States don’t need their own API sandboxes, code samples or developer support to enable 3rd party developers to adopt the new Medicaid APIs required by the CMS Interoperability and Patient Access Rule.
The rule basically says each state Medicaid plan (and many other types of plans) needs to “build their own Blue Button API” as many state health IT people say.`
I was part of the team that built the CMS Blue Button API. We had to do a few things:
- Map claims data to FHIR, setup a FHIR server, build an auth service, setup an API gateway
- Build a developer portal with a sandbox, docs, sample apps, production API access process and more.
- Procure the project in a way there was long-term investment in continuous improvement to the infrastructure, APIs and developer experience.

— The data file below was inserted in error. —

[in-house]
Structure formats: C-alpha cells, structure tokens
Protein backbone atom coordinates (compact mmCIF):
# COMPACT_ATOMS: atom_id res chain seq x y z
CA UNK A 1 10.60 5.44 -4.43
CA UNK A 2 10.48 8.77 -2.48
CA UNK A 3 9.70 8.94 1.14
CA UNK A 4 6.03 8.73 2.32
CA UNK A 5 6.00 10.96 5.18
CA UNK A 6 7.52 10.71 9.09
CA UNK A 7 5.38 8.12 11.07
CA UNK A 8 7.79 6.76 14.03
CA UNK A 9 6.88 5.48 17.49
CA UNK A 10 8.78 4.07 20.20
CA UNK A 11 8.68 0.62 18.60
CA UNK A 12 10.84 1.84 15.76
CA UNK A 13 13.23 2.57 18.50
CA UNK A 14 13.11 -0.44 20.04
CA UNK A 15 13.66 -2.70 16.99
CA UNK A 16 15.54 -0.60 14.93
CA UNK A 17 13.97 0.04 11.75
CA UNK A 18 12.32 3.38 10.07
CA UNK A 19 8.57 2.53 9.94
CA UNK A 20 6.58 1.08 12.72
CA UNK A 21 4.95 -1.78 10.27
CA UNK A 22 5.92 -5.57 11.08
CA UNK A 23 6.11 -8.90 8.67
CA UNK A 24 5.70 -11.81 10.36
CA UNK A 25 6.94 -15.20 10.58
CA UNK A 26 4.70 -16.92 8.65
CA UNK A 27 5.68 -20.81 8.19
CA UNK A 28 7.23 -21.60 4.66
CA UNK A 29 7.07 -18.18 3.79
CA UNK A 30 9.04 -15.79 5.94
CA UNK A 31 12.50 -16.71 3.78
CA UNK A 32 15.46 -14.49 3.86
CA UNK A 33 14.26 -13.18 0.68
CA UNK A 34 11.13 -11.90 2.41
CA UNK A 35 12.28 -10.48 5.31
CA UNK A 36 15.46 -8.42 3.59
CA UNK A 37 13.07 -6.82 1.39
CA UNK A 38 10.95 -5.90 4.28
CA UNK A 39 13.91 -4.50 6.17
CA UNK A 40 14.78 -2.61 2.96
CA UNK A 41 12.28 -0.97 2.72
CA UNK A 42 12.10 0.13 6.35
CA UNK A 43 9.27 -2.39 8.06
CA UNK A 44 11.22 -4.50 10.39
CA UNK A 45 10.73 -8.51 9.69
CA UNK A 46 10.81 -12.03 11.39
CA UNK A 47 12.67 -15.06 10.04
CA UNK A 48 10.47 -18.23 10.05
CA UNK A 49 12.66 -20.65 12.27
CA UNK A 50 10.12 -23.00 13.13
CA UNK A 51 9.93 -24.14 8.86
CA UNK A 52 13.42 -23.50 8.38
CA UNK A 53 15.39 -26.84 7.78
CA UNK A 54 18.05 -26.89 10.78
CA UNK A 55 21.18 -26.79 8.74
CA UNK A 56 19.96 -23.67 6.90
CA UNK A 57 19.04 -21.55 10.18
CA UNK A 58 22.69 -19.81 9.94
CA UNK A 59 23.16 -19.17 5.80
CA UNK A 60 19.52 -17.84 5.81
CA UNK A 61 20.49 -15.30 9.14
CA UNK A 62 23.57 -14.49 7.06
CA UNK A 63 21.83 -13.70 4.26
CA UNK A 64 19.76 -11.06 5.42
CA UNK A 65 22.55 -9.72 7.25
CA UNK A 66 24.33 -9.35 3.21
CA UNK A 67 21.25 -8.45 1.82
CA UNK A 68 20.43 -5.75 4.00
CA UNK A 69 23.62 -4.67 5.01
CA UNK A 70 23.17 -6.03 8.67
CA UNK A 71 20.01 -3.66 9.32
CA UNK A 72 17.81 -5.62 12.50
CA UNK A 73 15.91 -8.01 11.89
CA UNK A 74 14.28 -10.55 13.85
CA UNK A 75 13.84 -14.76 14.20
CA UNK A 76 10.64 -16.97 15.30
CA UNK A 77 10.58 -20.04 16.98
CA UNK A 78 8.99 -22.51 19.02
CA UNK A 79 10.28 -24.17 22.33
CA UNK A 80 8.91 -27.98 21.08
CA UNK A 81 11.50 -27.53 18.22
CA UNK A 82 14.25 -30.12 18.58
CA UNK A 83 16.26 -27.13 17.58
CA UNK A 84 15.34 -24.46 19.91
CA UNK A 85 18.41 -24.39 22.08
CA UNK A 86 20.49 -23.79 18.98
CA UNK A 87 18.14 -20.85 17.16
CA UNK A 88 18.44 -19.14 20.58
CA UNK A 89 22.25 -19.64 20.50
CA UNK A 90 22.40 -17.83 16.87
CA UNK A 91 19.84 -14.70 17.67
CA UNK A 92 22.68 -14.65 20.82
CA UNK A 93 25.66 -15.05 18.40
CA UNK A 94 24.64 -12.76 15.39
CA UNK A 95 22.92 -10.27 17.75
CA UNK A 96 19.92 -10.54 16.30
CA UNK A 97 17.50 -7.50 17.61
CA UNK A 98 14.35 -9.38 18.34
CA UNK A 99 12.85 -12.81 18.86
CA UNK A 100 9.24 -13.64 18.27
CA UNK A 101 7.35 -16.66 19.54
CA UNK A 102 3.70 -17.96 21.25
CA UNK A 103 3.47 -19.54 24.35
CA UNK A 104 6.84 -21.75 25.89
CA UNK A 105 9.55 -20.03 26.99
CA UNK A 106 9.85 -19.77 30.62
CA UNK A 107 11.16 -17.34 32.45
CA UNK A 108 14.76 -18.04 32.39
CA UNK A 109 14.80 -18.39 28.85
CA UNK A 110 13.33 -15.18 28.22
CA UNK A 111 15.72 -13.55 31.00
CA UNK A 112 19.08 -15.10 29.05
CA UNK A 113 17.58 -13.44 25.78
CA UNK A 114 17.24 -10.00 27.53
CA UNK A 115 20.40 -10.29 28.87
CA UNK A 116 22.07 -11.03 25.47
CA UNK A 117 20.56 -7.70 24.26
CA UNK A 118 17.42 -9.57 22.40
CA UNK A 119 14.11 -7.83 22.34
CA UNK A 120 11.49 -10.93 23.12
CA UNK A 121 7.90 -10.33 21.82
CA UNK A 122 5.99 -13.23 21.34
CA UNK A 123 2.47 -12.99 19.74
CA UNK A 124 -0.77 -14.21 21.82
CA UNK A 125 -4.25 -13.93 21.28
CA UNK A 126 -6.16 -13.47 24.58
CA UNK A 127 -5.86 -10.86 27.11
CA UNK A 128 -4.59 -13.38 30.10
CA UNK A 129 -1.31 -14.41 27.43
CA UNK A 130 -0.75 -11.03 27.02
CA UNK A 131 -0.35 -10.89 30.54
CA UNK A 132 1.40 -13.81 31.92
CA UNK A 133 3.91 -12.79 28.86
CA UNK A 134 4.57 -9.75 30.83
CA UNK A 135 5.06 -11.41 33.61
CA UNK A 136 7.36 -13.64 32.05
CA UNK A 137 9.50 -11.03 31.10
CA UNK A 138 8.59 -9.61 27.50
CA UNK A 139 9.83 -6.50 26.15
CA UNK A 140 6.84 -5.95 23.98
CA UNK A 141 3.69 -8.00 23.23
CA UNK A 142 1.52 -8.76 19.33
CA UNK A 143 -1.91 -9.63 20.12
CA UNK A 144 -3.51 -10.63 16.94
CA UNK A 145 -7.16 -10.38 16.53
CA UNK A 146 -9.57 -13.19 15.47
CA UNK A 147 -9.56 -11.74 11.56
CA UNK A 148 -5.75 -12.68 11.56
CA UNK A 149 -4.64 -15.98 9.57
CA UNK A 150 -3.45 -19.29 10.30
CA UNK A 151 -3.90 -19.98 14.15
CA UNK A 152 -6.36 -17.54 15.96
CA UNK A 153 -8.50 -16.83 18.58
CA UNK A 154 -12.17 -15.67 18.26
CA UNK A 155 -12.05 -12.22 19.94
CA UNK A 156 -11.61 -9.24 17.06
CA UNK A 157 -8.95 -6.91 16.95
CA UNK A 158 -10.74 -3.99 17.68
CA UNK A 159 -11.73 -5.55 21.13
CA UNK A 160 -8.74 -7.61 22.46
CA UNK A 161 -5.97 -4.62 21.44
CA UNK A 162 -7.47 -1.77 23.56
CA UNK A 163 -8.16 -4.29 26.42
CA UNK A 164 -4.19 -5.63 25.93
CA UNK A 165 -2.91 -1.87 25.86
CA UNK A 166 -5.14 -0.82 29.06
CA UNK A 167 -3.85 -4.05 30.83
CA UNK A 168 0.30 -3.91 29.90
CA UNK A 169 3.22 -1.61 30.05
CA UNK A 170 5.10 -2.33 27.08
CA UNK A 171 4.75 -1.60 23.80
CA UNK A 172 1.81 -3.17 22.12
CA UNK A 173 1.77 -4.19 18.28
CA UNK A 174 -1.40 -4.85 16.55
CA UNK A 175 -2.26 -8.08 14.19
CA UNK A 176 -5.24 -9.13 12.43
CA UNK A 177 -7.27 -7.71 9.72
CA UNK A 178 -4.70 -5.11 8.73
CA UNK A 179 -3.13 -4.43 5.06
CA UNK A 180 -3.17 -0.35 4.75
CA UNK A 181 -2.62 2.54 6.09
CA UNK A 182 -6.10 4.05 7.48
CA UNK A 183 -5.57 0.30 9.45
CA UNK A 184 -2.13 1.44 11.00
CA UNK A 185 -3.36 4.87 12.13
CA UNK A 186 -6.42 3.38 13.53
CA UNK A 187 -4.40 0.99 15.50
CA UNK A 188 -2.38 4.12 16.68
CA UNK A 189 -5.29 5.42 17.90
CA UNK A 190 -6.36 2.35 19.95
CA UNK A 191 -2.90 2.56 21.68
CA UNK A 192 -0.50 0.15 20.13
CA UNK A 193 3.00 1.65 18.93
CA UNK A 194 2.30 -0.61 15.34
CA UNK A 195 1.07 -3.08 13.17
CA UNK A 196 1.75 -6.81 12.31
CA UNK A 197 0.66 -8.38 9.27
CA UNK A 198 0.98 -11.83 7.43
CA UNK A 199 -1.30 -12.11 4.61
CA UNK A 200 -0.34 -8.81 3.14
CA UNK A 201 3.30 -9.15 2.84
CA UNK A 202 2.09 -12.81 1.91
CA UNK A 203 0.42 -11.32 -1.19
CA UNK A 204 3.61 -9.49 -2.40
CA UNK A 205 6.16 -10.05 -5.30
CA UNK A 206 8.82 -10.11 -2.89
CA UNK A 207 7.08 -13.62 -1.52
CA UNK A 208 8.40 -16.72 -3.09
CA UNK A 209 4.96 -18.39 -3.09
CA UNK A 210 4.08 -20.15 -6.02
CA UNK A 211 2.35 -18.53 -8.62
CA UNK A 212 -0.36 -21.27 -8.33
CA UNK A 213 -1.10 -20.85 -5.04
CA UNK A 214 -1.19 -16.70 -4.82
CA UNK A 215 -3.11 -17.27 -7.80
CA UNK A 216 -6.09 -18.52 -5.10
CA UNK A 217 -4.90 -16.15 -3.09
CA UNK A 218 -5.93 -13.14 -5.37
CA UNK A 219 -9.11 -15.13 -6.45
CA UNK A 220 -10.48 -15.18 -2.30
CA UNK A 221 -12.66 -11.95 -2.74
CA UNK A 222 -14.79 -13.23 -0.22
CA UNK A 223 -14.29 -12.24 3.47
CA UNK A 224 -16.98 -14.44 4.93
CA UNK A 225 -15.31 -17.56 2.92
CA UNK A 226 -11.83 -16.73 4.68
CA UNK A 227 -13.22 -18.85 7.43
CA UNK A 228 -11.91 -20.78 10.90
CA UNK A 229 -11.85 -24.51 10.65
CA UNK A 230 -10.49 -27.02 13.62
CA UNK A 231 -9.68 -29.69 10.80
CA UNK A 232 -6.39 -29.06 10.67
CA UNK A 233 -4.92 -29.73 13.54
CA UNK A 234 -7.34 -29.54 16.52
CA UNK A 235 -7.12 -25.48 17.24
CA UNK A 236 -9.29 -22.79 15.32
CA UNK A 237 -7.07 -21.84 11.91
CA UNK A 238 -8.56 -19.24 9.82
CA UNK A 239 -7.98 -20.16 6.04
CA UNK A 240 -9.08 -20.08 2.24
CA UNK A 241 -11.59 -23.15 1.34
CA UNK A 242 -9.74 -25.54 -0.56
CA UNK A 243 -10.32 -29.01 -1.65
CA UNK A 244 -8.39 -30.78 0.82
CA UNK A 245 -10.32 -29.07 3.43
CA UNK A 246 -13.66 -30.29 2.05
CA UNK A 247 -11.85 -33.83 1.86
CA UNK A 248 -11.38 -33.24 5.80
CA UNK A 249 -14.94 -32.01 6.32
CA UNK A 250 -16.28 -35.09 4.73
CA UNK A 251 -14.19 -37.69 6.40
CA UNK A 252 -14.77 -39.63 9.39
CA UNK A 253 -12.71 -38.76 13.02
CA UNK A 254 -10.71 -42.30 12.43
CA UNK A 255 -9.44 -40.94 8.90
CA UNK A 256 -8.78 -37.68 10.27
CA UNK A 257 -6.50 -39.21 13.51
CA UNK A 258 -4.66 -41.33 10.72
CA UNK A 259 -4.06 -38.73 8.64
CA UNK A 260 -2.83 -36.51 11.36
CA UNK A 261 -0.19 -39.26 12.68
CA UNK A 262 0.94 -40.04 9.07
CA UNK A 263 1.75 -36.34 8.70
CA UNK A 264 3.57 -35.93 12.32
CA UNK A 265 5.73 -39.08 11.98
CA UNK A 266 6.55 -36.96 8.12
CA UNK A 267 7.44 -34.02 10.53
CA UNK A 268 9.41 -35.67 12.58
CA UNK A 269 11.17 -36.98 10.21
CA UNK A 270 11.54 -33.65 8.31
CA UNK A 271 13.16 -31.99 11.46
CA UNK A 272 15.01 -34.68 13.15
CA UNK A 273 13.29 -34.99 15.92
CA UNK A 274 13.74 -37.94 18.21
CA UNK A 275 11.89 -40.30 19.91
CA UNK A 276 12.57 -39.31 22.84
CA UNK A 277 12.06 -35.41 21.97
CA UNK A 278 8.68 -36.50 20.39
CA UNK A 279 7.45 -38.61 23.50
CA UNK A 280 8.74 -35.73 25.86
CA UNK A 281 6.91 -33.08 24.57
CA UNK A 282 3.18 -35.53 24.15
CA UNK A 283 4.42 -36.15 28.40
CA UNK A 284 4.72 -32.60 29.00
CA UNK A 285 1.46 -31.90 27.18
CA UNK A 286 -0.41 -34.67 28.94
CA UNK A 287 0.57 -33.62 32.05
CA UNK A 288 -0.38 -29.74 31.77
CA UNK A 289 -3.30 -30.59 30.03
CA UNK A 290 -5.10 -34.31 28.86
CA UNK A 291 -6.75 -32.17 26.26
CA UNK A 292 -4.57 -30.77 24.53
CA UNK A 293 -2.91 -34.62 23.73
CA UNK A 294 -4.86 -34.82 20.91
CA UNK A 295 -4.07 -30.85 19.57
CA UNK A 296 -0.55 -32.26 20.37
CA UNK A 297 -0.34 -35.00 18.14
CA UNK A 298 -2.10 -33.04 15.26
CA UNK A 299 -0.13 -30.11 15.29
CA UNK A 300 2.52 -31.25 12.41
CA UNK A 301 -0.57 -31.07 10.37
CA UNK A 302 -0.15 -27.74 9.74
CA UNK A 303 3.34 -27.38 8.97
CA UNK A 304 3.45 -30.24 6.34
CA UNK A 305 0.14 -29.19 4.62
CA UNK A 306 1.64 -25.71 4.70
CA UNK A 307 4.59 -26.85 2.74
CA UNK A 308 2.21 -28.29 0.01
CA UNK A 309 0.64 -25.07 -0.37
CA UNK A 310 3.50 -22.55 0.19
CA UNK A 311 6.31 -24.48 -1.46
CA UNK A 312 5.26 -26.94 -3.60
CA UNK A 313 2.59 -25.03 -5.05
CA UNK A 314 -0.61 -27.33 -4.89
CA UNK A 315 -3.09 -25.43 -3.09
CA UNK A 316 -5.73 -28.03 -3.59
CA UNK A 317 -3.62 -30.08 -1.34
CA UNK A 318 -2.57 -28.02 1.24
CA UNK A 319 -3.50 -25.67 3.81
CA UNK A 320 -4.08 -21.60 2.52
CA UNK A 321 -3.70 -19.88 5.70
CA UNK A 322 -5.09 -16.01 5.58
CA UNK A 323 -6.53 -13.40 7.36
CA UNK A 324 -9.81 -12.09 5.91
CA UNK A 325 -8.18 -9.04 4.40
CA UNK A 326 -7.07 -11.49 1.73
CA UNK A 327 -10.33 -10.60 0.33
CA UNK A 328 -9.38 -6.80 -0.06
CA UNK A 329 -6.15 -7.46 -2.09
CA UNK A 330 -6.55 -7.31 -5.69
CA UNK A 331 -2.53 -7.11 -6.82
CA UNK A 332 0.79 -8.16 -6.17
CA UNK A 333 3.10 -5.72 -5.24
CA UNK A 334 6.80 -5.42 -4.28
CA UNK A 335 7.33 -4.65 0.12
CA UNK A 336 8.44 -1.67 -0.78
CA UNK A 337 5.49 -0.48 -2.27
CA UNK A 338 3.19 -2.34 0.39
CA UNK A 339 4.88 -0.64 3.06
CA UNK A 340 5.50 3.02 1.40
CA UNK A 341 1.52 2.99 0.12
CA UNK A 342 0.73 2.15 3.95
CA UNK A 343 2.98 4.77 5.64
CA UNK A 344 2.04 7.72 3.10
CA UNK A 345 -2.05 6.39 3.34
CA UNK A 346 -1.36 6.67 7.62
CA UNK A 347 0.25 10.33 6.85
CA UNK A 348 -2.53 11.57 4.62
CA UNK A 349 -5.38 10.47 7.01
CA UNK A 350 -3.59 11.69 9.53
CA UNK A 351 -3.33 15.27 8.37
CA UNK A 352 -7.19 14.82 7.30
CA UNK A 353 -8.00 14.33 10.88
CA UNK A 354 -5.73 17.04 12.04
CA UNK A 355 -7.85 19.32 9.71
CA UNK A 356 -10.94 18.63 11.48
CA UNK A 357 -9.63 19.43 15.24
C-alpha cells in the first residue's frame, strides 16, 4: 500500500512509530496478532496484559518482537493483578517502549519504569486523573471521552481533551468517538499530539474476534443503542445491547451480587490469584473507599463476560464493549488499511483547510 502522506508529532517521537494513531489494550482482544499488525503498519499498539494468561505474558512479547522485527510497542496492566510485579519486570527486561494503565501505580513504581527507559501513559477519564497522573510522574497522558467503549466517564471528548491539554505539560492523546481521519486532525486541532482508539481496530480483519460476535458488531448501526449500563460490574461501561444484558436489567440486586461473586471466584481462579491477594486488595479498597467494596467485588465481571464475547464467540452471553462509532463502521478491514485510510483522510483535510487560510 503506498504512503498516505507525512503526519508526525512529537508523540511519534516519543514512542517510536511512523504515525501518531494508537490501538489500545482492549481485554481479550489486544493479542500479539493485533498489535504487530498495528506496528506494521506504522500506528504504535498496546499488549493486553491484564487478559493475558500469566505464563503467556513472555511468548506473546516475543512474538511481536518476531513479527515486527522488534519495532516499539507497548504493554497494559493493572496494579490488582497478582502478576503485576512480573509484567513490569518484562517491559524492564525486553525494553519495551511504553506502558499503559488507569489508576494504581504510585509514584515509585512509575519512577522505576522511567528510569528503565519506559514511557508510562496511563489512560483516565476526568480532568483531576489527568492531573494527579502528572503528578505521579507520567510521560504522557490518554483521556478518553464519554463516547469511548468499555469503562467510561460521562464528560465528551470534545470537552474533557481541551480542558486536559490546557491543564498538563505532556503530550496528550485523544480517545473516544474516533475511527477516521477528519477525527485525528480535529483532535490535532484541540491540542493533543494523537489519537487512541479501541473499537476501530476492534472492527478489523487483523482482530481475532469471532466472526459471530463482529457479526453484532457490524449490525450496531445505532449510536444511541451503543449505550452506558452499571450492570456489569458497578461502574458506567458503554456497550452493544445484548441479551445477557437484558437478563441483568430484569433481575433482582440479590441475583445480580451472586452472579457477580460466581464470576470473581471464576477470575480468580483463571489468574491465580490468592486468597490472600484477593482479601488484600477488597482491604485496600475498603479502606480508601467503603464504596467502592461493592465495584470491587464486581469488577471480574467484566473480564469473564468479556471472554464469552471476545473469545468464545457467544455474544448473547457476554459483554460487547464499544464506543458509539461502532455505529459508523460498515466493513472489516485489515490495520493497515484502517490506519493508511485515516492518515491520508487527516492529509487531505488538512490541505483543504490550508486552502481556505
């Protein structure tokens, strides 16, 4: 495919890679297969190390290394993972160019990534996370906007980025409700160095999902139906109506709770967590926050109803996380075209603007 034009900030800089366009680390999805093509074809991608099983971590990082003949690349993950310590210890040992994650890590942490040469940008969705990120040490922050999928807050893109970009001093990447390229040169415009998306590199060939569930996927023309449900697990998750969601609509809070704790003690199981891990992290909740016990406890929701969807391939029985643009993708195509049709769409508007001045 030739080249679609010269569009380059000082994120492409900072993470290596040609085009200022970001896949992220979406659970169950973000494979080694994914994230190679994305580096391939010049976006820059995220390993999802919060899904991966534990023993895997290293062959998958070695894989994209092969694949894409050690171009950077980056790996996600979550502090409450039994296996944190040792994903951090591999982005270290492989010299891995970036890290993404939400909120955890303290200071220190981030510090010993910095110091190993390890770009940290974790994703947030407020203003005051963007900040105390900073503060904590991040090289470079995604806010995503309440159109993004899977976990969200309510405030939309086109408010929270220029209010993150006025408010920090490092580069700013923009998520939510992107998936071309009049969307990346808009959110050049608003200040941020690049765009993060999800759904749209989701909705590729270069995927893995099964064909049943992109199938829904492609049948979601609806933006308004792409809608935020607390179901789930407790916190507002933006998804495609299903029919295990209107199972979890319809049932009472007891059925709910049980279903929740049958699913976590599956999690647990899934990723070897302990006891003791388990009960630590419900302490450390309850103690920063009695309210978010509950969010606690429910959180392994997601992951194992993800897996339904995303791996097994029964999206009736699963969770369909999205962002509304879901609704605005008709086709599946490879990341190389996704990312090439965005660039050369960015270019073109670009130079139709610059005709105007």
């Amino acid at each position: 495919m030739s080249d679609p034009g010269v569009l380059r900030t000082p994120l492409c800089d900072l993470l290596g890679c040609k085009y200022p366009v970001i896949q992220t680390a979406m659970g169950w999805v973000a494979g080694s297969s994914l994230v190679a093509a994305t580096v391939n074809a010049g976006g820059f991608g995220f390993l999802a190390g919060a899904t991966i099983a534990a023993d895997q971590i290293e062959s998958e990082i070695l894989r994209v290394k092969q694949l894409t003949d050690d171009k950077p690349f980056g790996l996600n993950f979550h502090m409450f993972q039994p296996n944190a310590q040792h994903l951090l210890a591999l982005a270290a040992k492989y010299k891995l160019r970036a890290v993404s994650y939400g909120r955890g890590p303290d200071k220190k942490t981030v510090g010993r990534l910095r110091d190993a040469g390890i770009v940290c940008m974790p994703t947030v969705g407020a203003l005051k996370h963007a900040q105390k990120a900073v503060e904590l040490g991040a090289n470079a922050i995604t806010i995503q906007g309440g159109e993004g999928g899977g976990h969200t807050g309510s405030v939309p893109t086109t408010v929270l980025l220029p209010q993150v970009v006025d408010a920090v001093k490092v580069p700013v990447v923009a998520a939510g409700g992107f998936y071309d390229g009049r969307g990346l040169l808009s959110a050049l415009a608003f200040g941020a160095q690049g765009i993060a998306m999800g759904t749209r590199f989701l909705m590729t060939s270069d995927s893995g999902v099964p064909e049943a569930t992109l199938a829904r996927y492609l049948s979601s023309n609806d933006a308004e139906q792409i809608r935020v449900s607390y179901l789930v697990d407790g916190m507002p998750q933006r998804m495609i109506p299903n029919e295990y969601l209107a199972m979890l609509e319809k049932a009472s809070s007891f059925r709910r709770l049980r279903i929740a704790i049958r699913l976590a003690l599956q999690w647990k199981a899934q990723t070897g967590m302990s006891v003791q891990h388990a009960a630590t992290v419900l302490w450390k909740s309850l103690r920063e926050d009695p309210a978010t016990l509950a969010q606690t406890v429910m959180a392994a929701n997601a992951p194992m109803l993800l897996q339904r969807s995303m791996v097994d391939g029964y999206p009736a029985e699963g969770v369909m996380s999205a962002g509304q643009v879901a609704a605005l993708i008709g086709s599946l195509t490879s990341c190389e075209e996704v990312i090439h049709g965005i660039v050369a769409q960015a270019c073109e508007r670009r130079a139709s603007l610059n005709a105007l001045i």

My friend Sam’s blog post Building your own Claims API from 2018 is a great read to better understand what our CMS team did and you’ll have to do for your state.
Because all states will be using the FHIR and OAuth standards, all of their APIs should be pretty much the same. This is super important because it means that states shouldn’t build their own sandboxes, docs or sample apps.
Let’s build a coalition
A group of states and organizations should get together and build an API sandbox. This will give developers a chance to play around with the APIs and prototype them into their own apps.
There should be a github site with a bunch of sample apps or build on CMS’s github along with more tutorials like Install an Angular Client App.
I’m looking forward to seeing what thought-leaders like the CARIN Alliance, CMS, vendors and states will do to bring people together here. Sharing things like a Blue Button sandbox will save taxpayer dollars and accelerate time-to-market for most states.